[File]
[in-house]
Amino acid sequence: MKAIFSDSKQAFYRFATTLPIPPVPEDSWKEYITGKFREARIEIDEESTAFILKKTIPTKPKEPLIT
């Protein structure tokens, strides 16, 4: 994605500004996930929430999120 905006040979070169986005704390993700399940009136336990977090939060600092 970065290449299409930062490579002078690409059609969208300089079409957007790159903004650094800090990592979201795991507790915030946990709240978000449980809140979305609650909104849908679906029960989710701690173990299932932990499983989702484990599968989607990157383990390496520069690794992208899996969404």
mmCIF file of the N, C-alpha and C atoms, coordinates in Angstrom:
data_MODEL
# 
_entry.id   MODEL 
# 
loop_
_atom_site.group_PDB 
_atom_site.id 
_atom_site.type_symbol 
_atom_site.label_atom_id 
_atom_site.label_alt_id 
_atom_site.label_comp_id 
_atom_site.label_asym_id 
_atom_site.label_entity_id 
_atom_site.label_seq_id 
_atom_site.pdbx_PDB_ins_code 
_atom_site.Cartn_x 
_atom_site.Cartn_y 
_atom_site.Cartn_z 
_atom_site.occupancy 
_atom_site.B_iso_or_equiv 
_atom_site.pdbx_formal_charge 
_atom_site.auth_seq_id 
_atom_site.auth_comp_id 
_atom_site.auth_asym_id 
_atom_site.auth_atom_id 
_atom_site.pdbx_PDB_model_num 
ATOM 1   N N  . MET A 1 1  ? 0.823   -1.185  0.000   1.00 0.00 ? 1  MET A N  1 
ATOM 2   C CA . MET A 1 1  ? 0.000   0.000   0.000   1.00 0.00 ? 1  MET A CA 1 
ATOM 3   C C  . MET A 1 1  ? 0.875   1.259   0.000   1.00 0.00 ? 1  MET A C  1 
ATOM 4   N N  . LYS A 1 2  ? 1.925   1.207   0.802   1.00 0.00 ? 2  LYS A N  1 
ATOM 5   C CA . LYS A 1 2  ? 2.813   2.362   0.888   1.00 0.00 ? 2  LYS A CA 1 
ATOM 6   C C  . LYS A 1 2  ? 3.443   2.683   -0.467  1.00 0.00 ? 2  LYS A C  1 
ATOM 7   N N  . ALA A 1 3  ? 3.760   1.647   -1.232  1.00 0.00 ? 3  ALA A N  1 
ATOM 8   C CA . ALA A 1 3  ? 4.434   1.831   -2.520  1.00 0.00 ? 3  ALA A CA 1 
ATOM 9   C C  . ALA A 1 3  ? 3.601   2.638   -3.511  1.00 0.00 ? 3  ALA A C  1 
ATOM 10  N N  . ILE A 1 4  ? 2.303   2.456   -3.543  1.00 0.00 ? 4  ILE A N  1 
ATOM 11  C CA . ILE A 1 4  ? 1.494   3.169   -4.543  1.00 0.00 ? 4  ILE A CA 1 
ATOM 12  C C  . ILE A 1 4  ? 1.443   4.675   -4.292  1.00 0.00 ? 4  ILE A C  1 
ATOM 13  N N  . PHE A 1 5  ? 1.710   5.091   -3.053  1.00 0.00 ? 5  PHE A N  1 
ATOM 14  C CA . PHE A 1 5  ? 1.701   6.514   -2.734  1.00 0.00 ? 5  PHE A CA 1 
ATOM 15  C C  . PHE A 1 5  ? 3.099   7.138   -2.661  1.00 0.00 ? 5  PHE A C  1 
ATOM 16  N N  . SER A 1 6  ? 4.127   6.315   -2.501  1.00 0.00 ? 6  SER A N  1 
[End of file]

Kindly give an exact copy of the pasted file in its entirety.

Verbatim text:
[in-house]
Amino acid sequence: MKAIFSDSKQAFYRFATTLPIPPVPEDSWKEYITGKFREARIEIDEESTAFILKKTIPTKPKEPLIT
């Protein structure tokens, strides 16, 4: 994605500004996930929430999120 905006040979070169986005704390993700399940009136336990977090939060600092 970065290449299409930062490579002078690409059609969208300089079409957007790159903004650094800090990592979201795991507790915030946990709240978000449980809140979305609650909104849908679906029960989710701690173990299932932990499983989702484990599968989607990157383990390496520069690794992208899996969404």
mmCIF file of the N, C-alpha and C atoms, coordinates in Angstrom:
data_MODEL
# 
_entry.id   MODEL 
# 
loop_
_atom_site.group_PDB 
_atom_site.id 
_atom_site.type_symbol 
_atom_site.label_atom_id 
_atom_site.label_alt_id 
_atom_site.label_comp_id 
_atom_site.label_asym_id 
_atom_site.label_entity_id 
_atom_site.label_seq_id 
_atom_site.pdbx_PDB_ins_code 
_atom_site.Cartn_x 
_atom_site.Cartn_y 
_atom_site.Cartn_z 
_atom_site.occupancy 
_atom_site.B_iso_or_equiv 
_atom_site.pdbx_formal_charge 
_atom_site.auth_seq_id 
_atom_site.auth_comp_id 
_atom_site.auth_asym_id 
_atom_site.auth_atom_id 
_atom_site.pdbx_PDB_model_num 
ATOM 1   N N  . MET A 1 1  ? 0.823   -1.185  0.000   1.00 0.00 ? 1  MET A N  1 
ATOM 2   C CA . MET A 1 1  ? 0.000   0.000   0.000   1.00 0.00 ? 1  MET A CA 1 
ATOM 3   C C  . MET A 1 1  ? 0.875   1.259   0.000   1.00 0.00 ? 1  MET A C  1 
ATOM 4   N N  . LYS A 1 2  ? 1.925   1.207   0.802   1.00 0.00 ? 2  LYS A N  1 
ATOM 5   C CA . LYS A 1 2  ? 2.813   2.362   0.888   1.00 0.00 ? 2  LYS A CA 1 
ATOM 6   C C  . LYS A 1 2  ? 3.443   2.683   -0.467  1.00 0.00 ? 2  LYS A C  1 
ATOM 7   N N  . ALA A 1 3  ? 3.760   1.647   -1.232  1.00 0.00 ? 3  ALA A N  1 
ATOM 8   C CA . ALA A 1 3  ? 4.434   1.831   -2.520  1.00 0.00 ? 3  ALA A CA 1 
ATOM 9   C C  . ALA A 1 3  ? 3.601   2.638   -3.511  1.00 0.00 ? 3  ALA A C  1 
ATOM 10  N N  . ILE A 1 4  ? 2.303   2.456   -3.543  1.00 0.00 ? 4  ILE A N  1 
ATOM 11  C CA . ILE A 1 4  ? 1.494   3.169   -4.543  1.00 0.00 ? 4  ILE A CA 1 
ATOM 12  C C  . ILE A 1 4  ? 1.443   4.675   -4.292  1.00 0.00 ? 4  ILE A C  1 
ATOM 13  N N  . PHE A 1 5  ? 1.710   5.091   -3.053  1.00 0.00 ? 5  PHE A N  1 
ATOM 14  C CA . PHE A 1 5  ? 1.701   6.514   -2.734  1.00 0.00 ? 5  PHE A CA 1 
ATOM 15  C C  . PHE A 1 5  ? 3.099   7.138   -2.661  1.00 0.00 ? 5  PHE A C  1 
ATOM 16  N N  . SER A 1 6  ? 4.127   6.315   -2.501  1.00 0.00 ? 6  SER A N  1 